“We might get into some totes with our logo on it; I think that would be something that our customers would appreciate,” Yanoschak said.

For the time being, however, Yanoschak said that Perhaps will continue to provide paper bags to its customers as it has done since it opened.

“We actually try not to use that much plastic product to begin with; we’re mainly all paper. I hope everybody can figure it out, because it’s definitely going to be tough for some stores,” Yanoschak said.

Dana Carty, a cashier at 7-Eleven, said that she expects challenges with the new law.

“It’s going to be a little rough, because we have a lot of elderly people that come in that request bags because it’s easier for them to carry,” Carty said.

Carty said that the store has not yet made a decision regarding providing reusable bags.

“I know some places already have them and aren’t using plastic bags. I’m not sure, but probably,” Carty said.

However, Carty remained confident that 7-Eleven will overcome any obstacles it may face.

“Any challenge: bring it,” Carty said.

At The Golden Feather, co-owner Terri Sliwecki said that it should be largely unaffected by the ban.

“We don’t have plastic bags. We use paper bags; we have boxes if people want stuff gift-wrapped, but we try to push the paper bags,” Sliwecki said.

It also sells reusable bags, Sliwecki said.

“We have the nylon ones for purchase that have different prints on them,” Sliwecki said.

At Lawrow Electric and Plumbing, owner Mike Lawrow said that he intends to use up the supply that he has.

“I don’t buy plastic bags. We’ve got some paper bags, some boxes and a bunch of plastic bags that we’re going to use up. We reuse bags from Wawa and everywhere else. We’re ready,” Lawrow said.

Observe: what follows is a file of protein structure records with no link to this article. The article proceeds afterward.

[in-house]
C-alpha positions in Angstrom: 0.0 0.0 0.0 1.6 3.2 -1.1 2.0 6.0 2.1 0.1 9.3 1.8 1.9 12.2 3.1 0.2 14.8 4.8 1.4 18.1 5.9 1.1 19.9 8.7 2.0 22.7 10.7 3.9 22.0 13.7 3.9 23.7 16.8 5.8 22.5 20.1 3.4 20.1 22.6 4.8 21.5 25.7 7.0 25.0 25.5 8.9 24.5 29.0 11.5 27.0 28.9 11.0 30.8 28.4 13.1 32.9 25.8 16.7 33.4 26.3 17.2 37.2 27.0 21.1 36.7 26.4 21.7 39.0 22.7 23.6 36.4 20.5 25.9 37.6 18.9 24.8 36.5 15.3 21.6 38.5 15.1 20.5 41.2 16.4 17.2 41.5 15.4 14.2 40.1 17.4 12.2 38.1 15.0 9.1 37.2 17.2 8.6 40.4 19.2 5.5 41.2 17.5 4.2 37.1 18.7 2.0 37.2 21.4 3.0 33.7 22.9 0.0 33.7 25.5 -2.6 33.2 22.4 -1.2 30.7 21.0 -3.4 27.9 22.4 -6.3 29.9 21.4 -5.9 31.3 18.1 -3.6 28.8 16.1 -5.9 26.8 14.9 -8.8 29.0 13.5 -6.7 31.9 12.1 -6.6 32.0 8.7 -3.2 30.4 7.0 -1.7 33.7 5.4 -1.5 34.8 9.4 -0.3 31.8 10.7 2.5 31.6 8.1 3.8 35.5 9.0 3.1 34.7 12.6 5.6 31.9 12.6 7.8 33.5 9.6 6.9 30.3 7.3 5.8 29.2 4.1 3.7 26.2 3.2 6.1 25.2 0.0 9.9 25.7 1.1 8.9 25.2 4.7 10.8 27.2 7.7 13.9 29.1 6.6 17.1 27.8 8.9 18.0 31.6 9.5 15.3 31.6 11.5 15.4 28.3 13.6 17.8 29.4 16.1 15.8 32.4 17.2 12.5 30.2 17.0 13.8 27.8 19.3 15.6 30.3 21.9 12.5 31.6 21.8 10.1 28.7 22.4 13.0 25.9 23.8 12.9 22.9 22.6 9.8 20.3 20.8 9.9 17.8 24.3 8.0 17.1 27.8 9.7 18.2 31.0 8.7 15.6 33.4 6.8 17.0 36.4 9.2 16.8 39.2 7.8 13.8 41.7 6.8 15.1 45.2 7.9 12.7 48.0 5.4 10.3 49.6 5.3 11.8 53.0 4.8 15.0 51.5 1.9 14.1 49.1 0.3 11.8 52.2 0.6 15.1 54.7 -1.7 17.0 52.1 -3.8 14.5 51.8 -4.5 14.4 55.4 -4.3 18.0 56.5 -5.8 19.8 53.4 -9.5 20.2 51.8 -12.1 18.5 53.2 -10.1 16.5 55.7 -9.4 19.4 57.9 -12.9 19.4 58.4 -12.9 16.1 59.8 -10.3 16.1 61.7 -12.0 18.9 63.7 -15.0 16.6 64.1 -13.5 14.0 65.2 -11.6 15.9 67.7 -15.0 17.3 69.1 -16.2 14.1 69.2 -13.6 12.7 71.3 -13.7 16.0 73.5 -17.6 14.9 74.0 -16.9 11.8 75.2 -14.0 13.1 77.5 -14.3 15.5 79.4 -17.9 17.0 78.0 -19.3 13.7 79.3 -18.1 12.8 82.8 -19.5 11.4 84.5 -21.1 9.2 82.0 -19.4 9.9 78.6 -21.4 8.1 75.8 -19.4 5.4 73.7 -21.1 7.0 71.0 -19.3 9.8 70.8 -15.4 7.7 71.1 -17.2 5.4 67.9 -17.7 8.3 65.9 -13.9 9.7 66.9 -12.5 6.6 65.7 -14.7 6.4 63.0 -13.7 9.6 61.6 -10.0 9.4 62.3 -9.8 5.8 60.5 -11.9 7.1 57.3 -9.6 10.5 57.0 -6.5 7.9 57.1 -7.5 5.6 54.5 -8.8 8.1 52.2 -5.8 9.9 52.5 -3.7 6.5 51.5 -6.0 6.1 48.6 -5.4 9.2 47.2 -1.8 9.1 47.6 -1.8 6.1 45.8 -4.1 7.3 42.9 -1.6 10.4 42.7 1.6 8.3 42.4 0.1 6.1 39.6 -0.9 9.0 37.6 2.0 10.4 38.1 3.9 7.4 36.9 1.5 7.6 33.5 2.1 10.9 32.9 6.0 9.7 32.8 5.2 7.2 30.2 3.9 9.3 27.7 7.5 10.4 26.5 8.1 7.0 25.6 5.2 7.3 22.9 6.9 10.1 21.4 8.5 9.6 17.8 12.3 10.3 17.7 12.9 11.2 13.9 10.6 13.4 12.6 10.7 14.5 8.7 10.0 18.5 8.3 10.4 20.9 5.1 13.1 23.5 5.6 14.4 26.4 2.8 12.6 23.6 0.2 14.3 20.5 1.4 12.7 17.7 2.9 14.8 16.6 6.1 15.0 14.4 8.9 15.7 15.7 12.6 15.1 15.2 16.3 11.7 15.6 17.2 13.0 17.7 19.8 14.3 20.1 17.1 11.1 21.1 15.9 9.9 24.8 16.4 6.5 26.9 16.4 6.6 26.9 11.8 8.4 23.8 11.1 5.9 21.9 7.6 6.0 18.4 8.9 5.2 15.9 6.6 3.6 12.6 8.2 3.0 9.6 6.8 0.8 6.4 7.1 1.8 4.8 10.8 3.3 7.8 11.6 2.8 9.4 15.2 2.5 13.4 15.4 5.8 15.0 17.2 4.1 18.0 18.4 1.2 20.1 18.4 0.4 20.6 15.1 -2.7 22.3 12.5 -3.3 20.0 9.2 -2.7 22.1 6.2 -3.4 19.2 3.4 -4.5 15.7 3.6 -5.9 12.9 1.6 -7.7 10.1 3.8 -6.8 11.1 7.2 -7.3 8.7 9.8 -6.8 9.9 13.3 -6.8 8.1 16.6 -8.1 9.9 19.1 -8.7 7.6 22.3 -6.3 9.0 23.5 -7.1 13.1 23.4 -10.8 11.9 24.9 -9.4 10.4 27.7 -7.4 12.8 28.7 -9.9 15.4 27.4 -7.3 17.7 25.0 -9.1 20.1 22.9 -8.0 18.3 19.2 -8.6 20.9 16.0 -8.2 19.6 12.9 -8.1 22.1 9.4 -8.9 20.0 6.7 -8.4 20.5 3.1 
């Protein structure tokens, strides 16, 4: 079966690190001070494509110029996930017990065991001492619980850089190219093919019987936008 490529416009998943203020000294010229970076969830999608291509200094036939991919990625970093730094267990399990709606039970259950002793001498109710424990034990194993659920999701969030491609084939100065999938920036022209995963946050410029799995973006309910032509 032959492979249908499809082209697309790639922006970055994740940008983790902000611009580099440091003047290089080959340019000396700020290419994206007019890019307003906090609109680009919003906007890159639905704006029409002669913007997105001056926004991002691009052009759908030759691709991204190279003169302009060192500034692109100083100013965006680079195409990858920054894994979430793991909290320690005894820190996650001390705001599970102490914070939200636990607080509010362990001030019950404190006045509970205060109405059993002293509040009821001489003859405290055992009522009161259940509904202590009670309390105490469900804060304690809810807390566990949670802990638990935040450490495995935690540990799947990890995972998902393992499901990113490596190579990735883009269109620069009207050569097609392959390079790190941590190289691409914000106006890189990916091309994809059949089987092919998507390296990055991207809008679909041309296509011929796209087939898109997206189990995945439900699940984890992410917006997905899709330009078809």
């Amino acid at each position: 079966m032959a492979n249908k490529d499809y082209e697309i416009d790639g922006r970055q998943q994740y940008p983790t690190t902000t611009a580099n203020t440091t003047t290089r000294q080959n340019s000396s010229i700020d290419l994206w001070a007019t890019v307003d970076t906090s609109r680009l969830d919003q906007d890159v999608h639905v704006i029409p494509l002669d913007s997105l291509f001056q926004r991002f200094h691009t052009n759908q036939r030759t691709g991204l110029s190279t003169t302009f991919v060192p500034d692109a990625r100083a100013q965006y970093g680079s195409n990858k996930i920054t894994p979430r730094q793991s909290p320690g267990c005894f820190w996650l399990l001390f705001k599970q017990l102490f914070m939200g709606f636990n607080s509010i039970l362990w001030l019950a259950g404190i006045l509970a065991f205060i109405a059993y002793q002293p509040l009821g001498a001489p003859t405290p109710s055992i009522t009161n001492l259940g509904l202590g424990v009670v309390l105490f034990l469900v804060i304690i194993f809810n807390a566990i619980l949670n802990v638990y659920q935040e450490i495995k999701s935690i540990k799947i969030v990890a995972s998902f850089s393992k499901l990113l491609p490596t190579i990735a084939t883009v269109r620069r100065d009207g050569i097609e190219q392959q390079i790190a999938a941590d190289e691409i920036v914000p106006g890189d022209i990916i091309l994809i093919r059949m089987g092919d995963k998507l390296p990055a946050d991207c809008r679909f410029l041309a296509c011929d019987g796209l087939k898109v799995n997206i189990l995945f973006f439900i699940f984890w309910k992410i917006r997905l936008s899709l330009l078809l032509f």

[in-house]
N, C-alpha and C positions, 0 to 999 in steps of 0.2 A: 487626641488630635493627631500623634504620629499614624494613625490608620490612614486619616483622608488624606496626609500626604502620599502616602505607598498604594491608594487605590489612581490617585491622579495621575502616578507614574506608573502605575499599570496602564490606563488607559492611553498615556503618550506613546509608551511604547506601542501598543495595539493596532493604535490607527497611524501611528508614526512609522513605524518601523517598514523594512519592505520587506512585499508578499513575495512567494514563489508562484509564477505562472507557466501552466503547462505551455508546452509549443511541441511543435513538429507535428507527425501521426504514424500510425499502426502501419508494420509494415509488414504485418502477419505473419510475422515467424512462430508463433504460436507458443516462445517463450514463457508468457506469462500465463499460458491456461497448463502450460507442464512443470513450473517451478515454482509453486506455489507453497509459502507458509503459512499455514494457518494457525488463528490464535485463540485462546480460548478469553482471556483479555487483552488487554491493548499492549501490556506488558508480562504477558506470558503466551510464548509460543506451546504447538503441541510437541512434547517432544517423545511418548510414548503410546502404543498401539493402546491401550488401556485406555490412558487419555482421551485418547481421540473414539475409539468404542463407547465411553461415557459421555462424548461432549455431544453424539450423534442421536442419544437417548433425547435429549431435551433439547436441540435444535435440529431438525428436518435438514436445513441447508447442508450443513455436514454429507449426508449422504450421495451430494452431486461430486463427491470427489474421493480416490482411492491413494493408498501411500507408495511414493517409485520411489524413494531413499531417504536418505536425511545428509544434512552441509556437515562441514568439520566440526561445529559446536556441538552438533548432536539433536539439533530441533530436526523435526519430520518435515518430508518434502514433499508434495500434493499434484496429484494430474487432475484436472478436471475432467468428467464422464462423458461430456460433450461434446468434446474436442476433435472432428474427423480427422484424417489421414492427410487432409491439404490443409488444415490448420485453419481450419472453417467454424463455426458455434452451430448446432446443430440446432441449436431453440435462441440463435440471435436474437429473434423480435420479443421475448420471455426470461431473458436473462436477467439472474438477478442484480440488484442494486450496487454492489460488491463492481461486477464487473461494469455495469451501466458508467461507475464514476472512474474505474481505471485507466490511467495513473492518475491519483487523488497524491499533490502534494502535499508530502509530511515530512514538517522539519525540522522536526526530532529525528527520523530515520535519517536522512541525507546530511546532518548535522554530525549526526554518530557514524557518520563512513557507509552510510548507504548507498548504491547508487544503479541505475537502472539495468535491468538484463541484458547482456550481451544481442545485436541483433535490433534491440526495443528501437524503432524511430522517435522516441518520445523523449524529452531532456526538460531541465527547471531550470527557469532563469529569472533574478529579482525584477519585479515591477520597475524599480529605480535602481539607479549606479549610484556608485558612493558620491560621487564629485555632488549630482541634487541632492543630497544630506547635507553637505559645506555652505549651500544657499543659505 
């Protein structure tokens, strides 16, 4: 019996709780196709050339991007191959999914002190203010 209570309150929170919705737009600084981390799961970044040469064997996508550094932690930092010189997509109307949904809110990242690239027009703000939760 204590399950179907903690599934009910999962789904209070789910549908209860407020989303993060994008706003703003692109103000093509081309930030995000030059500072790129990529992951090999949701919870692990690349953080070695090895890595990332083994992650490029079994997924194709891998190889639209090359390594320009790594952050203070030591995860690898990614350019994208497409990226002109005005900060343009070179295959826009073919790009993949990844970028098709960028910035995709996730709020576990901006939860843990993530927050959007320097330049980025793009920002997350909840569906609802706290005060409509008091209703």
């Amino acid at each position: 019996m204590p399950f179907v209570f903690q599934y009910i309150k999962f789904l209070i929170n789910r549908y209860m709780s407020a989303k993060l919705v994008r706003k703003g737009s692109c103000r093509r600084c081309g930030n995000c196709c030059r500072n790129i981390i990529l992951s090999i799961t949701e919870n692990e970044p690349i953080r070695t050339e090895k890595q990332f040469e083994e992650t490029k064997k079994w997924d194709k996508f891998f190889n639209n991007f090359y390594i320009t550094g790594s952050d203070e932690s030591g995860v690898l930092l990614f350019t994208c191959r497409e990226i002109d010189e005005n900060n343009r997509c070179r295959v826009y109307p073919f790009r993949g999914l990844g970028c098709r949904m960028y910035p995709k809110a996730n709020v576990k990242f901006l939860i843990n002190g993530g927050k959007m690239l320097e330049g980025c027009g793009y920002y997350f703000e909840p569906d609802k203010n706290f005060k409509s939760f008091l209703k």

Lawrow also expressed consternation regarding some of the intent of the law.

“What are you going to do with all that plastic? You can’t ban it all,” Lawrow said, indicating plastic-bagged items hanging from pegs in his store.

Indeed, the law makes exceptions for a number of types of plastic bags. According to the DEP, those exemptions include bags:

  • used to contain or wrap uncooked meat, fish or poultry;
  • used to package loose items such as fruits, vegetables, nuts, coffee, grains, baked goods, candy, greeting cards, flowers, bulk food or small hardware items;
  • containing live animals, such as fish or insects sold in a pet store;
  • for laundry, dry cleaning or garments;
  • containing food sliced or prepared to order, including soup or hot food;
  • provided by a pharmacy to carry prescription drugs; and
  • for newspapers.

Regardless, except for the items that come pre-packaged, Lawrow said that his store should be largely unaffected, noting that it even reuses paper bags.

“When I get a paper bag from somewhere else, I’ll fold it up and use them, too. I would think the paper is the best way to go, because it’s recyclable. So far, it shouldn’t affect us, because I’m going to wind down what we’ve got, then I’ll use the boxes and I’ll use the paper bags. I’ve got enough to last me about three years,” Lawrow said.